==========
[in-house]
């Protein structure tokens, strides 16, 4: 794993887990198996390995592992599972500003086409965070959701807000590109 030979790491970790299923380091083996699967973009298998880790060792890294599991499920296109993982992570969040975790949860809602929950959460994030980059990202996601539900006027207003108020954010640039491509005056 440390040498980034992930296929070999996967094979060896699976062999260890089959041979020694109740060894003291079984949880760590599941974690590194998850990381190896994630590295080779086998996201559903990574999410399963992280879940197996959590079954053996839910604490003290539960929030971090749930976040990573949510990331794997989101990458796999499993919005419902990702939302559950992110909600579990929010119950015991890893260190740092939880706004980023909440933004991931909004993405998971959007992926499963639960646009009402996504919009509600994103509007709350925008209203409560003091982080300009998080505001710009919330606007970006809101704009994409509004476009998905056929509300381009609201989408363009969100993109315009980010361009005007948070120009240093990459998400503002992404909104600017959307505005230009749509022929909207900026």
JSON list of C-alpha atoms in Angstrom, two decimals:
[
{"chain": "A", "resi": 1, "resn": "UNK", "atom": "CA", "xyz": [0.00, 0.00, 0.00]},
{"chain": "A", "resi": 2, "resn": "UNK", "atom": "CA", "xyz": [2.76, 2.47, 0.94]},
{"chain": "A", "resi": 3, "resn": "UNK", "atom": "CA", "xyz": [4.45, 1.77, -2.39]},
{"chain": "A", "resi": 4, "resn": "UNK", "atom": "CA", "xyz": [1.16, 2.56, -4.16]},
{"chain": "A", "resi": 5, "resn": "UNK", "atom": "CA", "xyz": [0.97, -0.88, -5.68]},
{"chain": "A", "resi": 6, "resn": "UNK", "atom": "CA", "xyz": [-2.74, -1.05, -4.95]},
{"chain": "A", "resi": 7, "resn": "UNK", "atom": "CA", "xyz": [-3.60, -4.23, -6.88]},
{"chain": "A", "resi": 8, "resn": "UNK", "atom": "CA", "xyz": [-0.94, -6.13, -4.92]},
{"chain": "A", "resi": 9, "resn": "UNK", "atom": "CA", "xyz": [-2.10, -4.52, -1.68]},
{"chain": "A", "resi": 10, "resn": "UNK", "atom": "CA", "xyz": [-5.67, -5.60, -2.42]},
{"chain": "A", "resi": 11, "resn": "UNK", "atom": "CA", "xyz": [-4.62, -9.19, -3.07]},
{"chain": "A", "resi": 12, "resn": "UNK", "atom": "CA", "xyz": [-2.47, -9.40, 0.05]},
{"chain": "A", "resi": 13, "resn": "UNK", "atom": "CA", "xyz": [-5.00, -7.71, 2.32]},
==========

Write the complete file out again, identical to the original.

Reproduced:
[in-house]
């Protein structure tokens, strides 16, 4: 794993887990198996390995592992599972500003086409965070959701807000590109 030979790491970790299923380091083996699967973009298998880790060792890294599991499920296109993982992570969040975790949860809602929950959460994030980059990202996601539900006027207003108020954010640039491509005056 440390040498980034992930296929070999996967094979060896699976062999260890089959041979020694109740060894003291079984949880760590599941974690590194998850990381190896994630590295080779086998996201559903990574999410399963992280879940197996959590079954053996839910604490003290539960929030971090749930976040990573949510990331794997989101990458796999499993919005419902990702939302559950992110909600579990929010119950015991890893260190740092939880706004980023909440933004991931909004993405998971959007992926499963639960646009009402996504919009509600994103509007709350925008209203409560003091982080300009998080505001710009919330606007970006809101704009994409509004476009998905056929509300381009609201989408363009969100993109315009980010361009005007948070120009240093990459998400503002992404909104600017959307505005230009749509022929909207900026």
JSON list of C-alpha atoms in Angstrom, two decimals:
[
{"chain": "A", "resi": 1, "resn": "UNK", "atom": "CA", "xyz": [0.00, 0.00, 0.00]},
{"chain": "A", "resi": 2, "resn": "UNK", "atom": "CA", "xyz": [2.76, 2.47, 0.94]},
{"chain": "A", "resi": 3, "resn": "UNK", "atom": "CA", "xyz": [4.45, 1.77, -2.39]},
{"chain": "A", "resi": 4, "resn": "UNK", "atom": "CA", "xyz": [1.16, 2.56, -4.16]},
{"chain": "A", "resi": 5, "resn": "UNK", "atom": "CA", "xyz": [0.97, -0.88, -5.68]},
{"chain": "A", "resi": 6, "resn": "UNK", "atom": "CA", "xyz": [-2.74, -1.05, -4.95]},
{"chain": "A", "resi": 7, "resn": "UNK", "atom": "CA", "xyz": [-3.60, -4.23, -6.88]},
{"chain": "A", "resi": 8, "resn": "UNK", "atom": "CA", "xyz": [-0.94, -6.13, -4.92]},
{"chain": "A", "resi": 9, "resn": "UNK", "atom": "CA", "xyz": [-2.10, -4.52, -1.68]},
{"chain": "A", "resi": 10, "resn": "UNK", "atom": "CA", "xyz": [-5.67, -5.60, -2.42]},
{"chain": "A", "resi": 11, "resn": "UNK", "atom": "CA", "xyz": [-4.62, -9.19, -3.07]},
{"chain": "A", "resi": 12, "resn": "UNK", "atom": "CA", "xyz": [-2.47, -9.40, 0.05]},
{"chain": "A", "resi": 13, "resn": "UNK", "atom": "CA", "xyz": [-5.00, -7.71, 2.32]},